The Great Adventure is the third studio album from the Neal Morse Band, the second double album, and the second drawing inspiration from John Bunyan’s Pilgrim’s Progress (who knew that you could get like four hours of progressive rock out of one 17th century Christian allegorical novel: Actually, now that I think about it, I’m surprised there aren’t more). With each album, the fingerprints of the rest of the band – Eric Gillette in particular – have become more noticeable; with Eric even providing lead vocals for some of the biggest passages on the album. If you’re a fan of progressive rock whom has never quite gotten into Neal Morse, this is also a great time to try him out again, as the The Great Adventure has everything long time fans love about Neal Morse, but the contributions from the rest of the band have added some power and a little more of a modern touch than previous albums.
If you’re not familiar with The Neal Morse Band, it was formed out of Neal’s previous solo projects which he’s been producing for nearly twenty years. It took long-time studio contributors Mike Portnoy and bassist Randy George adding their input – as well as the input of newcomers keyboardist Bill Hubauer and guitarist Eric Gillette – to the whole creative process, where previously Neal had written his solo albums by himself and simply brought in other musicians to record.
The album, a continuation of The Similitude of a Dream, is 22 tracks in all. These tracks are divided across two disks with each disk representing one “Act” of the story, and then the tracks are also divided into five chapters. One of the staples of Neal Morse’s writing has always been strong use of musical themes binding songs to each other throughout the album. The Great Adventure continues this trend and even expands on it. Chapter 1 provides a link between Similitude and The Great Adventure, pivoting the last line of the former album into the first line of the next, and then moves on to the overture – a staple of Neal Morse’s concept albums, and of symphonic prog in general.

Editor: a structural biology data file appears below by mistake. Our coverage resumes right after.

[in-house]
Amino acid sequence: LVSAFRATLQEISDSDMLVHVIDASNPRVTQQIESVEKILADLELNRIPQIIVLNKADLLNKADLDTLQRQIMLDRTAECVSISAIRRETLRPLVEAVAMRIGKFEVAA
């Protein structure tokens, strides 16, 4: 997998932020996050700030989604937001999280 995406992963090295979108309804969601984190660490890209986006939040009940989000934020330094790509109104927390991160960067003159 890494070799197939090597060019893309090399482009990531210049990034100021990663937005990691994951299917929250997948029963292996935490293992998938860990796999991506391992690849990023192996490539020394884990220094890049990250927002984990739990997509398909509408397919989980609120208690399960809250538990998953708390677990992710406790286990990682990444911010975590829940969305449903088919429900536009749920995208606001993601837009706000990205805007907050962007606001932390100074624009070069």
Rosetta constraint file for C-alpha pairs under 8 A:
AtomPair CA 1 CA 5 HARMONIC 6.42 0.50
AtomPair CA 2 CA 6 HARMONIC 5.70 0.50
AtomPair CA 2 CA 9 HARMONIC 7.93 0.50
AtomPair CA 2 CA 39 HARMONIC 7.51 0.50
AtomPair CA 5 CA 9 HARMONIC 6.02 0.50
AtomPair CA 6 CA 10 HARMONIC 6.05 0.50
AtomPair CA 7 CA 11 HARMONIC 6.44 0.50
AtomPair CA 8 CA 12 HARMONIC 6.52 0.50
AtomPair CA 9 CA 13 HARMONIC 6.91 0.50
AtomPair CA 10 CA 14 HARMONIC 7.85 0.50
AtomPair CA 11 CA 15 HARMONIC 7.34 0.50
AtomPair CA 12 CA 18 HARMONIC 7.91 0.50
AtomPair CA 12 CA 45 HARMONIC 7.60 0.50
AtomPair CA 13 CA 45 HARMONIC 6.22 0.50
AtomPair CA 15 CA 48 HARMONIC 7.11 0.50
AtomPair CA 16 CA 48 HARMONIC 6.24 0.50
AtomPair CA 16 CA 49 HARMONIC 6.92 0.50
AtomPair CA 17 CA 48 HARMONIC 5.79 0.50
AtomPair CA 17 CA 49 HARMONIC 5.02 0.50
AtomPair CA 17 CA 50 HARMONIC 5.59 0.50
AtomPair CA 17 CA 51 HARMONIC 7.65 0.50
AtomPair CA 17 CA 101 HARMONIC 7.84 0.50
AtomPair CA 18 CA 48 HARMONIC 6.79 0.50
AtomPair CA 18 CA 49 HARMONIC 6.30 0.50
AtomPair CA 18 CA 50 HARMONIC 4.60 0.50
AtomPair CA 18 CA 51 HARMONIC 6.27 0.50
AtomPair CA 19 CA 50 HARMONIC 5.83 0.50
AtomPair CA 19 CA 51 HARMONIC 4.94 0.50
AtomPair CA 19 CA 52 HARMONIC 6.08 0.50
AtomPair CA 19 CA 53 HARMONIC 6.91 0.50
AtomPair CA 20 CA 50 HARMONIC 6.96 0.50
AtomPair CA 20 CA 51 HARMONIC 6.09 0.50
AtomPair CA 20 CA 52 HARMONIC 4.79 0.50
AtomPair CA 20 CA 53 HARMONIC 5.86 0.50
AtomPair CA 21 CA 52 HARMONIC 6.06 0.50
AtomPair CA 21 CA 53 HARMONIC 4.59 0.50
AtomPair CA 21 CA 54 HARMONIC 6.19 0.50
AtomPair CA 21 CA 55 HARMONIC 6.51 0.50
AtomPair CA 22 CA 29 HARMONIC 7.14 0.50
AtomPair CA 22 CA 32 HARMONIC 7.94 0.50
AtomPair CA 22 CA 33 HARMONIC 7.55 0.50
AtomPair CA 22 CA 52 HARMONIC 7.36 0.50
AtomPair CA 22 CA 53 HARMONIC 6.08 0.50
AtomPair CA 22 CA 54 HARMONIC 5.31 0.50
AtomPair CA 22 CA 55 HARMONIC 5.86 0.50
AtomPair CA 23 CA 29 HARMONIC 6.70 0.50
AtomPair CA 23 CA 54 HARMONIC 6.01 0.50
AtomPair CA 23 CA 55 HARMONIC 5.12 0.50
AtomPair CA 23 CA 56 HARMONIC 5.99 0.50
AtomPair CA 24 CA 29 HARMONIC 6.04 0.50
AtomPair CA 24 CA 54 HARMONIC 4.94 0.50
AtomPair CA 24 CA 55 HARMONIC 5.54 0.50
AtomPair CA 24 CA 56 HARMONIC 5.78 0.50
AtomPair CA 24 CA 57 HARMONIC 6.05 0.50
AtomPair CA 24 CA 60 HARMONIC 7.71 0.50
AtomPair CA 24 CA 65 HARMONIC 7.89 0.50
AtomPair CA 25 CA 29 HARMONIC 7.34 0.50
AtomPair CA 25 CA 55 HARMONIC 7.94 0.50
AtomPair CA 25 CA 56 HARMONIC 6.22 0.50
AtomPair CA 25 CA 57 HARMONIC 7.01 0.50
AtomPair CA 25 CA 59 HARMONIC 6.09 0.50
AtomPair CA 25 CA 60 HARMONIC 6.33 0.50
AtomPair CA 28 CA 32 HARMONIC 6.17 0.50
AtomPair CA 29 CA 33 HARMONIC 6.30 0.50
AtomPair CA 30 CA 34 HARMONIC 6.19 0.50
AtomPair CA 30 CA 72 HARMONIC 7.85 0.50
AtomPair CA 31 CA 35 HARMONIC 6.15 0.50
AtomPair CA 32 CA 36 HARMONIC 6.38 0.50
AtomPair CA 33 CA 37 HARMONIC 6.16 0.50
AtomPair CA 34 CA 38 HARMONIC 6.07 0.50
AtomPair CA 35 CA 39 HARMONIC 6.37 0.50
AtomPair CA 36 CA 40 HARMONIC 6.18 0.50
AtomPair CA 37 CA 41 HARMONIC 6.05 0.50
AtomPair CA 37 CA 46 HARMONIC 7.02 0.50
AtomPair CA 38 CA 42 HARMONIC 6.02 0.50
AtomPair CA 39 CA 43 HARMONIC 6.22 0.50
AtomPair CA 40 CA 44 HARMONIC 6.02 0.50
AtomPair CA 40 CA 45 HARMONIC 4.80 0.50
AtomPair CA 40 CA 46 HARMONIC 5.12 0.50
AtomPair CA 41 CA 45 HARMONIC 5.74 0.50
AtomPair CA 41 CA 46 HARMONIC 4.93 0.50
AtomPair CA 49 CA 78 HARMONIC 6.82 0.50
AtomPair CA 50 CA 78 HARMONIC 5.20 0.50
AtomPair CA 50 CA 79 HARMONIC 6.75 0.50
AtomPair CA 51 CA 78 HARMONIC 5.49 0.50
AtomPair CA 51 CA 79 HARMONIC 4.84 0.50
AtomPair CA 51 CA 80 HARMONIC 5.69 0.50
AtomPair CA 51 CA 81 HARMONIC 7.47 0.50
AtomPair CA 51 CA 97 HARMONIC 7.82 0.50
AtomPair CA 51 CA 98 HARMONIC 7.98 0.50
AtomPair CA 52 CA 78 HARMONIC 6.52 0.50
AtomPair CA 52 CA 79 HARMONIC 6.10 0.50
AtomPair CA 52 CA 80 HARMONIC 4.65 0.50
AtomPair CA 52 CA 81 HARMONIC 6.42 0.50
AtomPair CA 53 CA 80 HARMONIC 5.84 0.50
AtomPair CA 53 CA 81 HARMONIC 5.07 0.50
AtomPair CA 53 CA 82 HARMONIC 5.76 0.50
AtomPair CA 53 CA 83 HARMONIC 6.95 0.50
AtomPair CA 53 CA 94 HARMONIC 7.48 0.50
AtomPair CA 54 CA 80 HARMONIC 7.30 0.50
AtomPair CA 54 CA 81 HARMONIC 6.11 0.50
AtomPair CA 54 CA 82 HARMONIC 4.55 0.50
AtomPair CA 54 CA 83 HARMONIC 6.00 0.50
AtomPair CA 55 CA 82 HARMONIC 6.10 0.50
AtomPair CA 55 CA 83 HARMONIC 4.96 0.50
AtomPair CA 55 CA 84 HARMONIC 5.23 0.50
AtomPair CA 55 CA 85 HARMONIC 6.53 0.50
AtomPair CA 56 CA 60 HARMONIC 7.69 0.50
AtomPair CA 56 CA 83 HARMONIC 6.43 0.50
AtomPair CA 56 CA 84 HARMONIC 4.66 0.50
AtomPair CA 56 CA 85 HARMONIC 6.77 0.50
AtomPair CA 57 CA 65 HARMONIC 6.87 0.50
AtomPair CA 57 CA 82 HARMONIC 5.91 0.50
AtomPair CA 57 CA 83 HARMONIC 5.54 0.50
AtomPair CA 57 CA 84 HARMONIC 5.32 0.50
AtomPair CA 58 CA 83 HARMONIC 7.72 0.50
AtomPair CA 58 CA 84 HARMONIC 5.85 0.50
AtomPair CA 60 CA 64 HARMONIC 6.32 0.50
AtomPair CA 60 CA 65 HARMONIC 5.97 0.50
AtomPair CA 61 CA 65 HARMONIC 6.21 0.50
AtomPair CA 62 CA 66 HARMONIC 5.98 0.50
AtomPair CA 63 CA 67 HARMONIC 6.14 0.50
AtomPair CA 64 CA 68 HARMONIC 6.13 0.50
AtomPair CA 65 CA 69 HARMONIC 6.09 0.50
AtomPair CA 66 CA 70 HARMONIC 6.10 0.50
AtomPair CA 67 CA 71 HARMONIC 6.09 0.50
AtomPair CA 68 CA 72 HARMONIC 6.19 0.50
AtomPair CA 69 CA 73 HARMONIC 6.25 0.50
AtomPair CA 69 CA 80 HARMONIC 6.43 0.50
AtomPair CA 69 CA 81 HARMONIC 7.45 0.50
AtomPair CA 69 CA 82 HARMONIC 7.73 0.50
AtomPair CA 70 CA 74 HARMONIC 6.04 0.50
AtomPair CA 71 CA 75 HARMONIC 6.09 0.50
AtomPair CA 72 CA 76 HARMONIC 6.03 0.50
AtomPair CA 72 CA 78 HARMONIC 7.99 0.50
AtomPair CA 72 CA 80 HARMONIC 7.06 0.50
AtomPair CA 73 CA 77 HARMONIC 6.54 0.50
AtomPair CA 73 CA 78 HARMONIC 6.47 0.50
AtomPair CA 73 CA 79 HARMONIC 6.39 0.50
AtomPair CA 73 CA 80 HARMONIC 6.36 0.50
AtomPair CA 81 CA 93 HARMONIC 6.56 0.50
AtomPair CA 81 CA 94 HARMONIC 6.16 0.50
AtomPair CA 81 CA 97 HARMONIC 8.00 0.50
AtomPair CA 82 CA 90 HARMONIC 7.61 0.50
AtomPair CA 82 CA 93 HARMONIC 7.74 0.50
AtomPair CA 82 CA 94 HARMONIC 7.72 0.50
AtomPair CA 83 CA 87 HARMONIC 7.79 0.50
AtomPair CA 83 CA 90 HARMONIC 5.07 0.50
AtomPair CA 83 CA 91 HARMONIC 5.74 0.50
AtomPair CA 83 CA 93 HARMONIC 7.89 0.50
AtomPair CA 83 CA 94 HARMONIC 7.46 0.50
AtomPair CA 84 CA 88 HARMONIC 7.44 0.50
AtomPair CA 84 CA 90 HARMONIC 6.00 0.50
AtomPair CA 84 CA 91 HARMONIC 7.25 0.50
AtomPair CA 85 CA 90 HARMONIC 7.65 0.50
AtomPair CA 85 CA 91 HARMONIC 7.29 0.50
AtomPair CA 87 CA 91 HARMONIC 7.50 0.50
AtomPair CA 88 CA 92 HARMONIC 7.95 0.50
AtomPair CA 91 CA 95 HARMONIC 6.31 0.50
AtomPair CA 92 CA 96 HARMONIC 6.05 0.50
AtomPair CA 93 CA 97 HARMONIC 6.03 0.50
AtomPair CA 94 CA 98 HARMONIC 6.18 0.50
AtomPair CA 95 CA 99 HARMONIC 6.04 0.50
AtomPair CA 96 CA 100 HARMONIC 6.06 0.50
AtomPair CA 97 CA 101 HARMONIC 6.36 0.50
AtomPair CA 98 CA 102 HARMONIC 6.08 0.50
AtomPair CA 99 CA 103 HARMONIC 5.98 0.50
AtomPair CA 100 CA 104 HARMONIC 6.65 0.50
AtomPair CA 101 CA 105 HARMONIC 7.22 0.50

Chapter 2 brings some darker colors and themes, as well as some great riffs, with “Dark Melody” and “I Got To Run” being great examples of how the contributions of the band have helped sharpen Neal’s writing. The title track begins Chapter 3 on a more positive note, with some familiar Neal Morse grooves pushing the album forward.
Act 2 begins with a second “Overture,” featuring some fine guitar work, and continues to probably the catchiest, most earwormy track on the album, “Vanity Fair.”
With Chapter 5, the album comes to a close, and the final track – “A Love that Never Dies” – is perhaps the finest album closer in Neal Morse’s long history of writing powerful closing tracks (see Transatlantic’s “Dancing with Eternal Glory” and “Stranger in Your Soul” or Spock’s Beard’s “Made Alive Again/Wind at My Back” or Neal Morse’s “The Temple of the Living God” for reference material), bringing a great album to a powerfully emotional finish.
It’s not just the closing track: The Great Adventure has many powerful and emotional moments, as well as incredible instrumental performances. The Neal Morse Band’s fantastic compositions and uplifting lyrics have given us a great start to 2019.
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Was hoping you might correct a slight factual issue in your review. The author of The Pilgrim’s Progress was John Bunyan. Paul Bunyan is a character from American folklore. Otherwise, thank you for the lovely review. I’m looking forward to receiving my copy this week!
Haha. Nice catch! 🙂 Fixed.
Saw them last night in St. Louis. They are all amazing musicians and the four and sometimes five part vocal harmonies were wonderful. Go see them if you get a chance. It will easily be one of the greatest adventures of your concert going career.